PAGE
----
I’ve made a list of my personal top 100 films for every five years for a while now. Actually, this is the third time, so that’s ten years. Why do I do this? Because I’m interested in how my tastes change and a bit of introspection is never bad for you.
I also like the process. I enjoy sitting back and thinking whether I actually enjoy La Strada or Scott Pilgrim vs. the World more. In a way its absurd to compare so disparate movies, but who cares. Its all for fun anyhow.
Why should you be interested? Well, that’s a bit more problematic.
There are plenty of reasons why you shouldn’t. After all, this is a very subjective list. Its going to be very reflective of one random nerd’s tastes.
On the other hand, this particular nerd watches a lot of movies, and watches them from all over the world. Sure, American films are going to be the most populous on this list (around half of the movies), but it does include movies from plenty of countries. Besides the traditional and current power houses of Italy, Japan, Germany, UK, France, India, China and South Korea, the list includes films from such places as Romania, Sweden, Bosnia-Herzegovina, South Africa, Belgium, Denmark, Canada and Hungary. That’s seventeen different countries. I’ll probably write more about my thoughts on the Hollywood vs. indie or American vs. the rest of the world in the “post-game”.
You won’t agree with all, or perhaps even most, of the choices (there won’t be Star Wars or Godfather on the list, or their sequels), but if you agree with some, perhaps you can use this list as a sort of watching guide, perhaps not. That depends wholly on how much you agree with me.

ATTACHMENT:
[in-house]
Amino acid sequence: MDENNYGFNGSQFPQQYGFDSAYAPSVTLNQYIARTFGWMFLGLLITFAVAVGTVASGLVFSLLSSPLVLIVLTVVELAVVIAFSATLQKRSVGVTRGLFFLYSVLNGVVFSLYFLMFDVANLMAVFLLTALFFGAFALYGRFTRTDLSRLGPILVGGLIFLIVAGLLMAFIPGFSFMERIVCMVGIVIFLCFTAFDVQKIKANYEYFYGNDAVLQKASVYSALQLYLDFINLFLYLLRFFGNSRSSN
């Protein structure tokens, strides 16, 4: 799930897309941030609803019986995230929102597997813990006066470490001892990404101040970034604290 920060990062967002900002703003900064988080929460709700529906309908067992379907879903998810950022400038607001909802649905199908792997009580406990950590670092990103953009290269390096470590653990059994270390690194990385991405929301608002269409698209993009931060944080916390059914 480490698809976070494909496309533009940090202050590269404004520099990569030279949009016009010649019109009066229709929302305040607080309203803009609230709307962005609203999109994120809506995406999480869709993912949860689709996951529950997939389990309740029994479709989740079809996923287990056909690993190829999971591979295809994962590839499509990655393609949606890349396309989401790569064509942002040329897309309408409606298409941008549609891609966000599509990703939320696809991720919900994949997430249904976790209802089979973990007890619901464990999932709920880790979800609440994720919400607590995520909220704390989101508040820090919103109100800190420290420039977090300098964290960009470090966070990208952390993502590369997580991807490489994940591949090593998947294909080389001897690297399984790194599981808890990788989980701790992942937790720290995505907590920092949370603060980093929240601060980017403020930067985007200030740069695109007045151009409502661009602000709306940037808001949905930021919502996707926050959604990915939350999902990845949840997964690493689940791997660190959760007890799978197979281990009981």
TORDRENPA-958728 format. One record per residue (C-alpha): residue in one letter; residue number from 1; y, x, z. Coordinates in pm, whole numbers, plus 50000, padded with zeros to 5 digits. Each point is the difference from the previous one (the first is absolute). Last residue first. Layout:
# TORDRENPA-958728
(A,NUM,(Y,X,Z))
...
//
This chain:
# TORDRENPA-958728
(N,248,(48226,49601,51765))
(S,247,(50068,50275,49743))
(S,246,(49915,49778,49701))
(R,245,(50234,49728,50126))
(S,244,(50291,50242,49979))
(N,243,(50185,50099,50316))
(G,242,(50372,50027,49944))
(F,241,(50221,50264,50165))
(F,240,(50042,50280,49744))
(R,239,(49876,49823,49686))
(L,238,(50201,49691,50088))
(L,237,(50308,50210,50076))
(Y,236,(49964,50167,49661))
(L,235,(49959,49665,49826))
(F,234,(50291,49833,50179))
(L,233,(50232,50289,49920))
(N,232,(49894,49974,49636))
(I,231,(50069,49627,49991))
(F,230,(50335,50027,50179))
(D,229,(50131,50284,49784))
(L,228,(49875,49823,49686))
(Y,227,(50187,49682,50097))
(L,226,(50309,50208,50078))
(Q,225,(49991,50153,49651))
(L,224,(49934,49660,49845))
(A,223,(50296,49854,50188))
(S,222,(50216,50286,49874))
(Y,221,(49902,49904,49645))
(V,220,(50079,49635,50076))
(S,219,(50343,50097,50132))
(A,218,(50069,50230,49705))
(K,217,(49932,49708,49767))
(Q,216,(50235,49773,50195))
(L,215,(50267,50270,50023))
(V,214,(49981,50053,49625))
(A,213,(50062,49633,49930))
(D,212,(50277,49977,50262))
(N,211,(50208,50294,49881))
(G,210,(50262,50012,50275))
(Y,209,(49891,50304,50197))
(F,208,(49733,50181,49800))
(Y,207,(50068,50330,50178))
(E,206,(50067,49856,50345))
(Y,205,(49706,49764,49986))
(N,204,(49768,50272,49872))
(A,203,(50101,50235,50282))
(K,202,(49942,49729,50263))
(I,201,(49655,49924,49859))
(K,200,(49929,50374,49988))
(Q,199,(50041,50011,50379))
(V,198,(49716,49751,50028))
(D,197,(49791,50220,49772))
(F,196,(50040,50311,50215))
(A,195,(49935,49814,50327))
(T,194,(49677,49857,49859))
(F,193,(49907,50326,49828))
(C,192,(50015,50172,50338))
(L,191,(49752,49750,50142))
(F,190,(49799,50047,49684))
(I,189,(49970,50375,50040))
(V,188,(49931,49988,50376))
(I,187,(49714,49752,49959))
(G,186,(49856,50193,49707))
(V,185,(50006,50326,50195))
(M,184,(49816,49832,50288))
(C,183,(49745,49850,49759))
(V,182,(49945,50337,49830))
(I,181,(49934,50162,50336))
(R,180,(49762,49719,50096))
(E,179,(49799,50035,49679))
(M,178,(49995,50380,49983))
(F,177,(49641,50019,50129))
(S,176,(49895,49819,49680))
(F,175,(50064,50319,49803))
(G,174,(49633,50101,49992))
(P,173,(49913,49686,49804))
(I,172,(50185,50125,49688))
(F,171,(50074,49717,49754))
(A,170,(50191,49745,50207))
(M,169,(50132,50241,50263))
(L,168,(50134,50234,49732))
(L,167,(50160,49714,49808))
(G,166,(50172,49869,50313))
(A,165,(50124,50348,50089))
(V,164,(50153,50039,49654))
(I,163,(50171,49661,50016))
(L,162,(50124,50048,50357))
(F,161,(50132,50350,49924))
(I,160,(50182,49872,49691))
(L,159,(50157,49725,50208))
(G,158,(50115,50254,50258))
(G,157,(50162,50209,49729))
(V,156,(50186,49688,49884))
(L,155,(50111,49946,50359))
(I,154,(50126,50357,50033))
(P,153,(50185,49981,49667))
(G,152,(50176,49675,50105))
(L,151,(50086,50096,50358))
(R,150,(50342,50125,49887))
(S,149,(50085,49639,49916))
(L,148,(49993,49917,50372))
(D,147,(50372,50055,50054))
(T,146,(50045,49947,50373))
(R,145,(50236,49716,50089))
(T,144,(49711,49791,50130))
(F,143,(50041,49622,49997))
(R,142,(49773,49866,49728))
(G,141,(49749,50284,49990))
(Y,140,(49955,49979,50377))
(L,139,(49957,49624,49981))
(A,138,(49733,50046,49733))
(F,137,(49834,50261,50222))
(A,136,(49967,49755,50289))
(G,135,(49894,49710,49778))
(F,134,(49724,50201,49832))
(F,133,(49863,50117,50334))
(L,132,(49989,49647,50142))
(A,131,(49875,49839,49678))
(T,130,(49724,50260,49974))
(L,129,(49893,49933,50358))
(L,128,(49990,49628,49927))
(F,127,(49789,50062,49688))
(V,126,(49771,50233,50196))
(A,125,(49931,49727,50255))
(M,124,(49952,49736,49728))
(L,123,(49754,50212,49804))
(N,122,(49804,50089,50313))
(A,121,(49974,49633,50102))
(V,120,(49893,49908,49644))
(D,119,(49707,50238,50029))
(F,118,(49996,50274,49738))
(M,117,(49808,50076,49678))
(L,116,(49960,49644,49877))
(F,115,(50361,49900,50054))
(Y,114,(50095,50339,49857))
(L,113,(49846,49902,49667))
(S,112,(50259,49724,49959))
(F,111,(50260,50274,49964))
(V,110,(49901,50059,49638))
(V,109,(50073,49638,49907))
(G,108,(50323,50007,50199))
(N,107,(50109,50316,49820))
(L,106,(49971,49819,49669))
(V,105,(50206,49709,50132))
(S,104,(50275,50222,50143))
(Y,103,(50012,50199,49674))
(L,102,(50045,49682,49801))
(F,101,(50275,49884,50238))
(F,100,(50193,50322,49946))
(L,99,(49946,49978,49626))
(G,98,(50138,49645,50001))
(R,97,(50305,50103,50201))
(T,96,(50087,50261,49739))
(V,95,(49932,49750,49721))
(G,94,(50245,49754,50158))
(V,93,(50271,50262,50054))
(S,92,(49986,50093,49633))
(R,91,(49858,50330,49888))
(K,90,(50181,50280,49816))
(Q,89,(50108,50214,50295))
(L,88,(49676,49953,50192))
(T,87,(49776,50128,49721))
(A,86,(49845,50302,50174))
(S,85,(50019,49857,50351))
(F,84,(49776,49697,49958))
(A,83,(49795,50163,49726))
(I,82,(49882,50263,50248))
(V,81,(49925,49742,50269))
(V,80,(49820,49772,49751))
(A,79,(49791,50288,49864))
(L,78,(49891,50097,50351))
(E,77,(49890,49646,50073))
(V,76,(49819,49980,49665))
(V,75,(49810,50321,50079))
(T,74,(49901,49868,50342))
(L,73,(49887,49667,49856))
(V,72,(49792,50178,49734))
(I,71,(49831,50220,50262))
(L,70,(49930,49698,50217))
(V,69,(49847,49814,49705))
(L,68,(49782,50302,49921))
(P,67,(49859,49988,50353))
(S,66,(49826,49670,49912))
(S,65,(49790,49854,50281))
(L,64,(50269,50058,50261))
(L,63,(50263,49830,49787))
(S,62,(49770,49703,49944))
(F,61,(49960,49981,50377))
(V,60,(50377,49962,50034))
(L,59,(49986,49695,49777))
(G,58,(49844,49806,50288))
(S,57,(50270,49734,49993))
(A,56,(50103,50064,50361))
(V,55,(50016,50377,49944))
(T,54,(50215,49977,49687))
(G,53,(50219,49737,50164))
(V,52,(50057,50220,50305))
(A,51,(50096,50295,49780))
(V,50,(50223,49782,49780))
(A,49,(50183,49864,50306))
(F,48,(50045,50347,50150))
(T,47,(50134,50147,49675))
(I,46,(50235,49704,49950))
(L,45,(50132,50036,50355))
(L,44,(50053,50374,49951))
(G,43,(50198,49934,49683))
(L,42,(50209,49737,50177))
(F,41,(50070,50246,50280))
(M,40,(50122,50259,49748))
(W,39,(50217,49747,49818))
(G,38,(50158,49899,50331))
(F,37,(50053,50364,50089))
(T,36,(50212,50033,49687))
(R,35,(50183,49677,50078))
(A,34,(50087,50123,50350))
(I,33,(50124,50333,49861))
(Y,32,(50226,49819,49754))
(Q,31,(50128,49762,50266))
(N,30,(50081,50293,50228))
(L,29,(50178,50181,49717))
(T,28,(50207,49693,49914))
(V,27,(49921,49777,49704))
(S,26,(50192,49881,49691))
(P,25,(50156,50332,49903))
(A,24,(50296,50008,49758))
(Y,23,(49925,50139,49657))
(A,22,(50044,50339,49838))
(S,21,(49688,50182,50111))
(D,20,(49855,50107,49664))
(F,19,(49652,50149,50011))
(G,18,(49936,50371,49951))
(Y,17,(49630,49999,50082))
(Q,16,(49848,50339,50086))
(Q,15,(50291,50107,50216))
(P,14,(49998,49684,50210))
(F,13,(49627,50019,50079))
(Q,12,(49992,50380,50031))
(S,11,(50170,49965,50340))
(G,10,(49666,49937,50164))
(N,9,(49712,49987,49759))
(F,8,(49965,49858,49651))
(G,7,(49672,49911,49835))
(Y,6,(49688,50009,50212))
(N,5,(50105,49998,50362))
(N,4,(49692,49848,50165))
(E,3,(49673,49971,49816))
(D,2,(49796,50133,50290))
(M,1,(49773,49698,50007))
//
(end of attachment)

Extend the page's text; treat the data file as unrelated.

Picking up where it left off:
Of course, since this is my personal list, and I’m not trying to make an objective list of best or most influential movies. The list is going to be highly concentrated on movies from the 90s and 2000s, because those are the movies that I feel are closest to me. This doesn’t mean there aren’t older films on the list (actually, the oldest film is from 1920 and there are altogether six movies from the 20s), its just that they aren’t in as much focus as the newer films.
Partly this is because the pure technique of filmmaking has of course evolved (and devolved in some ways, but mostly evolved) over the years. On the other hand, modern filmmakers just aren’t allowed to do some of the things they did back in the day, and that gives a helping hand to many of the older movies.